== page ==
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Jewish World Review March 12, 2002 / 28 Adar, 5762

Chris Matthews

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Suicide means never having to say you're sorry | For decades, the Israeli Defense Force guarded its security with a rough, yet effective, rule of engagement: Kill an Israeli and 10 Arabs die.

But what happens when the enemy wants to die? How does the IDF protect even the corner pizzeria if the enemy has the deliberate purpose of dying along with his victims?

This is the conundrum facing those defending Israel from the Prime Minister to the young Israeli doing his duty. How do you guard Jewish life when the suicidal Palestinian you're protecting your people from expects his name to be glorified in death? What kind of deterrence can you enforce when the killer knows that his surviving family will be honored and rewarded with comfort he could never provide in life?

Put even more bluntly, what do you do when, to paraphrase an old movie line, your enemy's suicide means never having to say you're sorry?

This is the horrid game Israel finds itself losing. Since Sharon's visit to the Temple Mount in September 2000, a site in East Jerusalem sacred to both Jew and Muslim, nearly 1,200 lives have been lost.

While a Vietnam-like "body count" shows three-fourths of the dead were Palestinian, this provides little solace to the politicians and citizens of Israel.

For one thing, there are lots more Arabs than there are Israelis. Demographically, the Jewish state is an island in an Arabian sea. Even if the enemy casualty ratio remains at 3 to 1, Israel will require a heroic will to suffer it for much longer. Israel is, after all, a very small country. If someone does not know a casualty personally, they surely know someone who does.

The irony is that a "get tough" appearance that's reflected in a higher Israeli murder ratio would trigger even greater dangers. Were the IDF to return to the old 10-to-1 standard, that could easily ignite an even greater fire in the Islamic world than the one burning today. It would jeopardize Israel's "cold peace" with Egypt and its peaceful relations with moderate Jordan.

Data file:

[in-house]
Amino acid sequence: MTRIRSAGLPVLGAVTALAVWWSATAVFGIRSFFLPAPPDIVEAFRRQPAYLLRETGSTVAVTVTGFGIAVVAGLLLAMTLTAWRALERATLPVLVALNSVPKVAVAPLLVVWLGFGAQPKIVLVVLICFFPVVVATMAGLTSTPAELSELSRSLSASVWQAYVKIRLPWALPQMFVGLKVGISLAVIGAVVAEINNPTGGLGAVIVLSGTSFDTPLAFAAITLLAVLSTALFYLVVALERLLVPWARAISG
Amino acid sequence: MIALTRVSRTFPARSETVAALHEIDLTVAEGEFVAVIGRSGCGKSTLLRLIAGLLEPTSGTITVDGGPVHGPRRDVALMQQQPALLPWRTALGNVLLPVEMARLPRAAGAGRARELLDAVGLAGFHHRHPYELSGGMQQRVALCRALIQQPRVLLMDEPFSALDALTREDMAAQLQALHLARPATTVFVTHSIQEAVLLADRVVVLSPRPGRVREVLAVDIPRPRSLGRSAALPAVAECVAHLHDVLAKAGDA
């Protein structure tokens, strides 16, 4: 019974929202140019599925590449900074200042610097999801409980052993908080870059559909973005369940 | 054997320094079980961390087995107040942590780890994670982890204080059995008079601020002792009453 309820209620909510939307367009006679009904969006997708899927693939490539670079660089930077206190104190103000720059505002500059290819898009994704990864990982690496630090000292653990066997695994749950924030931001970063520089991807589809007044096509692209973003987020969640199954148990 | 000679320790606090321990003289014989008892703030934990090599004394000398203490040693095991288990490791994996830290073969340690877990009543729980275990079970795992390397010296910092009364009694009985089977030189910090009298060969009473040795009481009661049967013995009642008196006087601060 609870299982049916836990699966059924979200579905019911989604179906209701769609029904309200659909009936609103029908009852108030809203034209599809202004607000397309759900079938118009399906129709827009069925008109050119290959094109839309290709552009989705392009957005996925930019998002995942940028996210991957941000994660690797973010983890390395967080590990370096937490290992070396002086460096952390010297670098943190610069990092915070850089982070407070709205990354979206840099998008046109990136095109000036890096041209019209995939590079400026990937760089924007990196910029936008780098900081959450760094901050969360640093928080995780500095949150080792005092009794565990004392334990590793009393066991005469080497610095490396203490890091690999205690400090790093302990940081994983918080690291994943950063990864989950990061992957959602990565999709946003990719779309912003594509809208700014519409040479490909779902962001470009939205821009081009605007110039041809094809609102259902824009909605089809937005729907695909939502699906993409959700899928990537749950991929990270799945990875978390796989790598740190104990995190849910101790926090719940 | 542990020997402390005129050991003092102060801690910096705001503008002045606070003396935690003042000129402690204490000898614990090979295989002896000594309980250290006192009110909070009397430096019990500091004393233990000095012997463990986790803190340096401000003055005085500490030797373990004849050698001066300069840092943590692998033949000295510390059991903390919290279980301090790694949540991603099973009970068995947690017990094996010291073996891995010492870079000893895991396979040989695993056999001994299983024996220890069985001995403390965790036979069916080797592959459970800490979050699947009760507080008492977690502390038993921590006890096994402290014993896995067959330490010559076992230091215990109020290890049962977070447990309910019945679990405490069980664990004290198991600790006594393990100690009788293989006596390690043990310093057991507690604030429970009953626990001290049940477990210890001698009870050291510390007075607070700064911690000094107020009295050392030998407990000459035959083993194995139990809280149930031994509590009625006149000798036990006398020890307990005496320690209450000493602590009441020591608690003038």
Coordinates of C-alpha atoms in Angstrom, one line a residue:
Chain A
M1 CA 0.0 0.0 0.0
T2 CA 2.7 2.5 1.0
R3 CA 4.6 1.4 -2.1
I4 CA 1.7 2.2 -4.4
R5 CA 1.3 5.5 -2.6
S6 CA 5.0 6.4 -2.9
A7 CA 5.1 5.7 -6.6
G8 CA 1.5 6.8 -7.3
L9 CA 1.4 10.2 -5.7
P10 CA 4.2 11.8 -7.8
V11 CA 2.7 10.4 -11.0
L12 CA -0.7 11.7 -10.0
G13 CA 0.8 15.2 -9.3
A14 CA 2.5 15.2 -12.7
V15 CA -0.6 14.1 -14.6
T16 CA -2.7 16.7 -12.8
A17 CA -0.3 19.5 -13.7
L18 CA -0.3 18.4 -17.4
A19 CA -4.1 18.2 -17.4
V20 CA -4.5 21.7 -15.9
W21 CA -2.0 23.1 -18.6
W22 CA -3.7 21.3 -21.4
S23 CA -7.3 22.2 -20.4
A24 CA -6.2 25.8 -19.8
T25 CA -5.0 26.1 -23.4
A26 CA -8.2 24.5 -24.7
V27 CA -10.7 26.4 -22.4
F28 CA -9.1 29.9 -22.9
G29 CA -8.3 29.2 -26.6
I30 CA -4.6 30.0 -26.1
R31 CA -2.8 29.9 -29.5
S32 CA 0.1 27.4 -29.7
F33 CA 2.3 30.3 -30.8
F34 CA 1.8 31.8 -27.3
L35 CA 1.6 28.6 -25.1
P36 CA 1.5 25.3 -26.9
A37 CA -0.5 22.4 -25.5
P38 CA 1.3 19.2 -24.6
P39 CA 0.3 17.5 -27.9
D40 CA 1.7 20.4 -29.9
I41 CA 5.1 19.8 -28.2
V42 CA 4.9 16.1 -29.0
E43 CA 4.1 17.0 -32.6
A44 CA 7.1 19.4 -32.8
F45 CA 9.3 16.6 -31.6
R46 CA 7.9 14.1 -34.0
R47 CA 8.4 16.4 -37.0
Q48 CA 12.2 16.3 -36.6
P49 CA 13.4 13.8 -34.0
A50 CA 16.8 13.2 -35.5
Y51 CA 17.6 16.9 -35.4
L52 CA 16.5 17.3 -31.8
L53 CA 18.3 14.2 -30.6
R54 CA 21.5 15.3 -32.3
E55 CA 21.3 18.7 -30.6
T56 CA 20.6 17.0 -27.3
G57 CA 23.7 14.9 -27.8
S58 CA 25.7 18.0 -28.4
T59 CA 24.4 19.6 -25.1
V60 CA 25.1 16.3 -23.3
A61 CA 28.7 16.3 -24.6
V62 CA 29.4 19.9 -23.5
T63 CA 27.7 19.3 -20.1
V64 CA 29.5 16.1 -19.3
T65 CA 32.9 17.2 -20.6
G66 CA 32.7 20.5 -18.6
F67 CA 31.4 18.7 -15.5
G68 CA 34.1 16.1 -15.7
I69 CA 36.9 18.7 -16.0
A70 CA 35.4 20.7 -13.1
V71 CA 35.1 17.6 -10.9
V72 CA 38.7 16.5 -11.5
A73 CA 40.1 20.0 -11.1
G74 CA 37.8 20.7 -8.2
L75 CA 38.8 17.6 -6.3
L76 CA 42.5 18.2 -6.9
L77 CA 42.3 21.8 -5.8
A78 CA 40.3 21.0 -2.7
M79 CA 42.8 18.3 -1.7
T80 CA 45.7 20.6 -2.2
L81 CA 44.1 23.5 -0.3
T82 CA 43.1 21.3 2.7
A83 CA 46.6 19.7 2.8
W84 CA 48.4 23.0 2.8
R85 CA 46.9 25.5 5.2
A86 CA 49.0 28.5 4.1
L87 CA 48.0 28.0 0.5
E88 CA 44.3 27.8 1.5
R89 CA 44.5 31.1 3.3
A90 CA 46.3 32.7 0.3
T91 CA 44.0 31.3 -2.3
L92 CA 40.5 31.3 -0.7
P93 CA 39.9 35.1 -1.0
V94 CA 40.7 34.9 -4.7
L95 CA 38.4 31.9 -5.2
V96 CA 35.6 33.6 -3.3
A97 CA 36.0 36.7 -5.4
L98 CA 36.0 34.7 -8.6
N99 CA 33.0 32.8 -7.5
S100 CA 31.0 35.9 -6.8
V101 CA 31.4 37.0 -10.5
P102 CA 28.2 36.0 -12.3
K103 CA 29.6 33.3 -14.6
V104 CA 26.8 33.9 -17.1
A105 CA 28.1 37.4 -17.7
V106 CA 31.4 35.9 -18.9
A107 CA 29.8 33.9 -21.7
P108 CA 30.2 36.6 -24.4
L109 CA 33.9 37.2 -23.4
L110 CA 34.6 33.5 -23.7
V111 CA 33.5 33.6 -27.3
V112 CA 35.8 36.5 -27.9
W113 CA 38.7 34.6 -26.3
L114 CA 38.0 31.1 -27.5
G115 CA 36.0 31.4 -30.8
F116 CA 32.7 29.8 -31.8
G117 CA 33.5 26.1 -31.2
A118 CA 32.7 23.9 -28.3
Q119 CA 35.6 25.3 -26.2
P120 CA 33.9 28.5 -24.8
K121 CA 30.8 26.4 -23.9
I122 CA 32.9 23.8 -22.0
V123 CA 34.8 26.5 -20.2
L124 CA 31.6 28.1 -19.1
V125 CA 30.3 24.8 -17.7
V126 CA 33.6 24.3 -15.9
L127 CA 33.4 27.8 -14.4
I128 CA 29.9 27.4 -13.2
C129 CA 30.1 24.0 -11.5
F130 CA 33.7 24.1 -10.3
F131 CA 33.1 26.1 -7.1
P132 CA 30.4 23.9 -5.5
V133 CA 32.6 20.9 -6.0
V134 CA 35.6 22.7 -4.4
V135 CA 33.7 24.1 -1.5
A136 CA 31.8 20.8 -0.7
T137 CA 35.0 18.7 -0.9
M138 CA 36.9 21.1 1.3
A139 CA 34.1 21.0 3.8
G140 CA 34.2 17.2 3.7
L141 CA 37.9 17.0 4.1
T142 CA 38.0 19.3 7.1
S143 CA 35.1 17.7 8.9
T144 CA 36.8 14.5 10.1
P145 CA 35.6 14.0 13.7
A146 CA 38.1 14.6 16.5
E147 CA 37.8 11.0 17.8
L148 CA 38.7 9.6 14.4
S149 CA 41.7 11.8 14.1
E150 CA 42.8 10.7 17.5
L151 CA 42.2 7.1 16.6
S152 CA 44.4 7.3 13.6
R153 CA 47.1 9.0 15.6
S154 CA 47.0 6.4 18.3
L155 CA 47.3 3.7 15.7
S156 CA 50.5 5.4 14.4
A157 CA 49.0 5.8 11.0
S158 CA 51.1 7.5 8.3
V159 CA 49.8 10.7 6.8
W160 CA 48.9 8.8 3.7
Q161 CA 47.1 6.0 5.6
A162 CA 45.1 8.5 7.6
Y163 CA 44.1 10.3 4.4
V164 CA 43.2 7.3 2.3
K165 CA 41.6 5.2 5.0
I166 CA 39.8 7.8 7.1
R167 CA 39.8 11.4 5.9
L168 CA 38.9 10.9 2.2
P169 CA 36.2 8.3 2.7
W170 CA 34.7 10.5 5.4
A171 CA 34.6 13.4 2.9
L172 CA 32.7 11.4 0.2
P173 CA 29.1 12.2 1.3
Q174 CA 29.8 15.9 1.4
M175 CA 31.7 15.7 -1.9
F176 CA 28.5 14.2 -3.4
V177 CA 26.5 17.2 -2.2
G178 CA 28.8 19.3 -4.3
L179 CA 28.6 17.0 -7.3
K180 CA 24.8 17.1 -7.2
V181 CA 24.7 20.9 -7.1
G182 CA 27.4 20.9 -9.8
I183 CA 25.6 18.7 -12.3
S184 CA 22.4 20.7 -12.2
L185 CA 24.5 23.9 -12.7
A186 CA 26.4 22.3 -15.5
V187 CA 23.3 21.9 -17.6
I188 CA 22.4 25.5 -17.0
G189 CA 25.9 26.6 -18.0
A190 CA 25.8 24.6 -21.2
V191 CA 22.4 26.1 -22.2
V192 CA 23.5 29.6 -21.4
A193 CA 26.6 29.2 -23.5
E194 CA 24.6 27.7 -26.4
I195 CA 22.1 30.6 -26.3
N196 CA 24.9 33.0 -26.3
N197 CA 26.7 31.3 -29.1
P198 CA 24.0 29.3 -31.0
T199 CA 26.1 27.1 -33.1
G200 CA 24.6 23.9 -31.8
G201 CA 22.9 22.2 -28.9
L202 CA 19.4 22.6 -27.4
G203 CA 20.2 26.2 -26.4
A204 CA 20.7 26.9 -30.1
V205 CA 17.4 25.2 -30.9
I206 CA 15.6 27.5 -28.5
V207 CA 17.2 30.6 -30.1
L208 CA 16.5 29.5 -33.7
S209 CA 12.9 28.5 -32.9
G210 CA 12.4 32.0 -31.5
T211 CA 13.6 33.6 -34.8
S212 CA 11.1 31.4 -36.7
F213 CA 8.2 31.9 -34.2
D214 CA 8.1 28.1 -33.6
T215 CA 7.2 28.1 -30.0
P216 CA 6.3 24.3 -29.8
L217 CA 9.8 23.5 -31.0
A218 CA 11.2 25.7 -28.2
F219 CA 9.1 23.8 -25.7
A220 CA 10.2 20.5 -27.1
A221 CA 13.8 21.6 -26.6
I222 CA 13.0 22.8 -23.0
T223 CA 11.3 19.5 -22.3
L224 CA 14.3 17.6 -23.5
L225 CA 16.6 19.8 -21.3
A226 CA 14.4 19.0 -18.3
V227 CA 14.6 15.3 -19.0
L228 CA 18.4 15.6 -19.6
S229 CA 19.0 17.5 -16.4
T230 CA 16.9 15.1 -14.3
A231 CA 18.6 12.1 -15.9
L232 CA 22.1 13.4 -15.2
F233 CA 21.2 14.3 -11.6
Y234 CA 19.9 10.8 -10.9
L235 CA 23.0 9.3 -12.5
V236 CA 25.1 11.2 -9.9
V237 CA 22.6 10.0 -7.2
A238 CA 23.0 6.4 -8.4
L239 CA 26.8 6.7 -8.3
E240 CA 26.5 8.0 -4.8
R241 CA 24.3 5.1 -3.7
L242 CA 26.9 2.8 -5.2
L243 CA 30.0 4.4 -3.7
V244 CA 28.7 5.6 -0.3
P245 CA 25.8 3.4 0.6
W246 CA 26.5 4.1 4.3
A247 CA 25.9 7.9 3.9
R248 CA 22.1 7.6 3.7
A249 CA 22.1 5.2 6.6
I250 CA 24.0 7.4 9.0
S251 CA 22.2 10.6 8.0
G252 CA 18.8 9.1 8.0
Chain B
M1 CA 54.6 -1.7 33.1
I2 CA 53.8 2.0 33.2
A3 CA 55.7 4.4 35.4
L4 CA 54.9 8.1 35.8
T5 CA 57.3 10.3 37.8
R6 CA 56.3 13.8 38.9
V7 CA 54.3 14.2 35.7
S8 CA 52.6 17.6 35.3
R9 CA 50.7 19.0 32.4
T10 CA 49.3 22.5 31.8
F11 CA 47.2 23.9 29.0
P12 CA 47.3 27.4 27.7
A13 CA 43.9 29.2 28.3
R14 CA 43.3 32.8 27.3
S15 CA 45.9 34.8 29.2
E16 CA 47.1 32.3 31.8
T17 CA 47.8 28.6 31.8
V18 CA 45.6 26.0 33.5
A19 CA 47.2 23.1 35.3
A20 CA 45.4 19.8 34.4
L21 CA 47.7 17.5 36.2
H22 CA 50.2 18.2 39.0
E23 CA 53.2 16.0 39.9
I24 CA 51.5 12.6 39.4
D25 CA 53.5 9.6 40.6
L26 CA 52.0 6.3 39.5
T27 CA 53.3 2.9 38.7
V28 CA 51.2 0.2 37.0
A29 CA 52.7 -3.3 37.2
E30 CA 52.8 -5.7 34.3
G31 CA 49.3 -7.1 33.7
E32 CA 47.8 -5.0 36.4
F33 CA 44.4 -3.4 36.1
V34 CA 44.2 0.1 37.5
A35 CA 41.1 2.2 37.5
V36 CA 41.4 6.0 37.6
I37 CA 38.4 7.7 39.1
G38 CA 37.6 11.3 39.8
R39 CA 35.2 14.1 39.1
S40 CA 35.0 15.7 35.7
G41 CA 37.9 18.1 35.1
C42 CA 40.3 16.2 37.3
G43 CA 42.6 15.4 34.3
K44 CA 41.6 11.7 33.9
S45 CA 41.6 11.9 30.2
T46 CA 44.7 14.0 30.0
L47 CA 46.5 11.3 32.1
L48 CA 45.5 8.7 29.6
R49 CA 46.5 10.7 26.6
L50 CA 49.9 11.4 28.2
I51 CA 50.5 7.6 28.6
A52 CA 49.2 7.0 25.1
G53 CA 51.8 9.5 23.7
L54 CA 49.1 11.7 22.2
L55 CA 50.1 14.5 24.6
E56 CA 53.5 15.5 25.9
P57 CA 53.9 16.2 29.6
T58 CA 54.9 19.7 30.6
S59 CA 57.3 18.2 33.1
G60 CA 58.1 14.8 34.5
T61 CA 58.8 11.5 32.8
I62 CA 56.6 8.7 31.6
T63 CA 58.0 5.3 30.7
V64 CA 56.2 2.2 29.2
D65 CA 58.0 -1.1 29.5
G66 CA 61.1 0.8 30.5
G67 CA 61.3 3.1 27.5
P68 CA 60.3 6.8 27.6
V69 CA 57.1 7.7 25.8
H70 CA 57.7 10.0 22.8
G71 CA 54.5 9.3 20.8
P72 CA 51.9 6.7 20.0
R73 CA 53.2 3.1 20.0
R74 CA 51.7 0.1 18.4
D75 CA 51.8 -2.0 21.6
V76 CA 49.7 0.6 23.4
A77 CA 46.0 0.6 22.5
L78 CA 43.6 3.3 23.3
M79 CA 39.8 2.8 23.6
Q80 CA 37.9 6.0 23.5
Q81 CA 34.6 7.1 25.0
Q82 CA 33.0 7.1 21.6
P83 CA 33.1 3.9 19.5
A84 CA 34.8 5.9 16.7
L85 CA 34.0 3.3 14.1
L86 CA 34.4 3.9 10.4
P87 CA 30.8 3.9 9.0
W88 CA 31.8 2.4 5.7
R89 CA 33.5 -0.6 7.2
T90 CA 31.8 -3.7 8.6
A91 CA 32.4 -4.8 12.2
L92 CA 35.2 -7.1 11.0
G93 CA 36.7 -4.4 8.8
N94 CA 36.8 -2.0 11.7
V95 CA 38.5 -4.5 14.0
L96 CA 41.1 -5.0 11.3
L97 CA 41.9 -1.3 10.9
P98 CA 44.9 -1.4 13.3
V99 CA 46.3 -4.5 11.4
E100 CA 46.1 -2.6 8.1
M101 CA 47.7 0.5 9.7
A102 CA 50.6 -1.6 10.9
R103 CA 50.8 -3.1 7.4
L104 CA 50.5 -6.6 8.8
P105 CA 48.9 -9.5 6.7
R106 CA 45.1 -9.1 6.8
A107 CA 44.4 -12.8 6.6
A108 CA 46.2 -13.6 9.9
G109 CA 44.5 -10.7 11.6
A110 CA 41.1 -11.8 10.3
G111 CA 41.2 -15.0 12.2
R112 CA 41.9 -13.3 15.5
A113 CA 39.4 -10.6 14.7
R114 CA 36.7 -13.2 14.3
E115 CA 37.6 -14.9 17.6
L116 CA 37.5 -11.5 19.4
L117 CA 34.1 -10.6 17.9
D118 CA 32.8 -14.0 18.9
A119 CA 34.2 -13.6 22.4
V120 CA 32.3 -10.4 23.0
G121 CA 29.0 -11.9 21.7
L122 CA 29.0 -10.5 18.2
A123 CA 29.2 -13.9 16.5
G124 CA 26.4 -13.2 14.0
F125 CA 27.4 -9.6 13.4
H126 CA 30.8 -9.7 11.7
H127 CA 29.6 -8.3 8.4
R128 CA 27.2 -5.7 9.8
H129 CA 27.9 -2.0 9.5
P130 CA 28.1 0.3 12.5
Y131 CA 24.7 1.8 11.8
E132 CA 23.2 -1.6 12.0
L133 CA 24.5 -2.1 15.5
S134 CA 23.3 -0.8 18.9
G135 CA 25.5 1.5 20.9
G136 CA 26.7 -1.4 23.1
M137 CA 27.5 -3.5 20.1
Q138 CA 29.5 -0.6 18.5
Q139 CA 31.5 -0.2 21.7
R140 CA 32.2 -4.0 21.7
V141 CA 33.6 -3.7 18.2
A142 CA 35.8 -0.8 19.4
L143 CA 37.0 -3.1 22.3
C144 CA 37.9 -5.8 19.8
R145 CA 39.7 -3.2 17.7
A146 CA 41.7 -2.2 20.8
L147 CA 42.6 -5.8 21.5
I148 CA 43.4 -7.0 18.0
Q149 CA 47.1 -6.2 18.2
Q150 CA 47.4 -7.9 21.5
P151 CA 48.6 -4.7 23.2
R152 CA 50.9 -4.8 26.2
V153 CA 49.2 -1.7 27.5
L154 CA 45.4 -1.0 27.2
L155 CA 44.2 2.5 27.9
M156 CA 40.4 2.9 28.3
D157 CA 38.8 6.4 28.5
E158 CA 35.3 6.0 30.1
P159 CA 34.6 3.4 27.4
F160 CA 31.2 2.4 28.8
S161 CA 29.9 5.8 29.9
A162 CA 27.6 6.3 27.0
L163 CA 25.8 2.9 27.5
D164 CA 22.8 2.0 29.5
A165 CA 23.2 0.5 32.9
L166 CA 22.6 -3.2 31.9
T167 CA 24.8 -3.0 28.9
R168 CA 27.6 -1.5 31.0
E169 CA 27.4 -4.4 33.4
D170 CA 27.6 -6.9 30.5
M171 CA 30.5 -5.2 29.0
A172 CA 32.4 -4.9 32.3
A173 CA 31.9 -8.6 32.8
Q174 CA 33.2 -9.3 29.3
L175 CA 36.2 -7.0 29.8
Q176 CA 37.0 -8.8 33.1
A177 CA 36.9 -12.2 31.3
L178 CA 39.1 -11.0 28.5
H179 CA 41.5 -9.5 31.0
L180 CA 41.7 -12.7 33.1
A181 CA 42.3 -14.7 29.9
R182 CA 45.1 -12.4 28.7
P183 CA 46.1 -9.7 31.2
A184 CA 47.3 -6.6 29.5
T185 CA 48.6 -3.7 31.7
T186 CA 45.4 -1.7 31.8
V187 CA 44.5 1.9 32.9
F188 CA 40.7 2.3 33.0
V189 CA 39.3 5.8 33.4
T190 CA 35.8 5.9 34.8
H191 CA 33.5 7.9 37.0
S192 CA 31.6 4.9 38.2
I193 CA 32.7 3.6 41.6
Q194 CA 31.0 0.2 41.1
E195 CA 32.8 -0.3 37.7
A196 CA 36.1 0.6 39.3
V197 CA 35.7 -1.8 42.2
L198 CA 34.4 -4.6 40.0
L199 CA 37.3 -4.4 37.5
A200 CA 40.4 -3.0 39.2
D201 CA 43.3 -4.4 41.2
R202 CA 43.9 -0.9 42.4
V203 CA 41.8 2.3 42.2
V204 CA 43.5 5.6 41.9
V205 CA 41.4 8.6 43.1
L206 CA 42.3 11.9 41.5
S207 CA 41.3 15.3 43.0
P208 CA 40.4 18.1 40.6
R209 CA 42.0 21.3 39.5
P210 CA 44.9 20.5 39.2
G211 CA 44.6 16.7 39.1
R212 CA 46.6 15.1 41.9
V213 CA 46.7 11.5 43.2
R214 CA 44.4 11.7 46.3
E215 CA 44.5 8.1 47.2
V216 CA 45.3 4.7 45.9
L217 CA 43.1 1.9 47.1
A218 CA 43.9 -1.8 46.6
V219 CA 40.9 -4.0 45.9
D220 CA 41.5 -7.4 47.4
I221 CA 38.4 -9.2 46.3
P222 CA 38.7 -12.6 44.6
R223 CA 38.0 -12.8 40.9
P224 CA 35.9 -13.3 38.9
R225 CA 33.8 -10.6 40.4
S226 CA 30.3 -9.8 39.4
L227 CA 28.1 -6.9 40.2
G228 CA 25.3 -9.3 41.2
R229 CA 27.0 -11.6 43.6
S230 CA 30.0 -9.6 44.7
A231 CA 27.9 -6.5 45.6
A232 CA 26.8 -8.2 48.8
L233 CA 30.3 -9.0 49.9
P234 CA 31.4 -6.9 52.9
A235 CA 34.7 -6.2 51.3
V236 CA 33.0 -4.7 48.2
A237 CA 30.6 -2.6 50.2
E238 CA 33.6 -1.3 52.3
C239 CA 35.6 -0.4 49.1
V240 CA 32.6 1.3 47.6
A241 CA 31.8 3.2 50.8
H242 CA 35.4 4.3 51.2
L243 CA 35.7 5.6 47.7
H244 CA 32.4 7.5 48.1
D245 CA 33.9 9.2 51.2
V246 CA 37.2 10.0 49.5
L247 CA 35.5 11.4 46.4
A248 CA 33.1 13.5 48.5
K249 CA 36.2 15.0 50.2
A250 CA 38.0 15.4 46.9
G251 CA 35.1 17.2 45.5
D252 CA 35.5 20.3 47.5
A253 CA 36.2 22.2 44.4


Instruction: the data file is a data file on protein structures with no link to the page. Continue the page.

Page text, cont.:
The option of escalation is also closed to Israel. Even if the United States moves on Iraq, Saddam Hussein's first target will be Israel. What would Hussein have to lose by luring the Arab world's most hated enemy into a fight? Whatever retaliation comes from Israel would be offset by the elevated position Hussein would assume in the huge land of Islam. The man confronting this vacuity of options is Ariel Sharon. Having just turned 74, this soldier-politician is able to look back on a life of wars and elections in which his get-tough policy has certainly held its own.

But what can Sharon look forward to? Elected to stand guard over Israel, he spends his days playing prison guard to his nemesis, Yasser Arafat. The tighter a watch he keeps, the more abuse he dumps on the Palestinian Authority leader, the further his poll numbers drop and Arafat's rise.

Sharon's problem is not a loss of nerve but of vision. There's a reason why the old hard-liner is looking with "interest" at the Saudi plan for Arab recognition of Israel in exchange for Israel's withdrawal from the territories captured in the 1967 war. When what you've done for a half century doesn't work anymore, you've got to try something else.

Consider again this gruesome factor of suicide. When a young Palestinian girds himself with dynamite and heads to one of Jerusalem's busiest street corners, he carries a rich life insurance policy. He knows that his family will receive benefits. He imagines in his mind the afterglow of celebrity that will settle on his name.

The question is, how do you "get tough" with an enemy who asks only that you let him die?

JWR contributor Chris Matthews is the author of "Now, Let Me Tell You What I Really Think". and hosts a CNBC show of the same name. Comment by clicking here.

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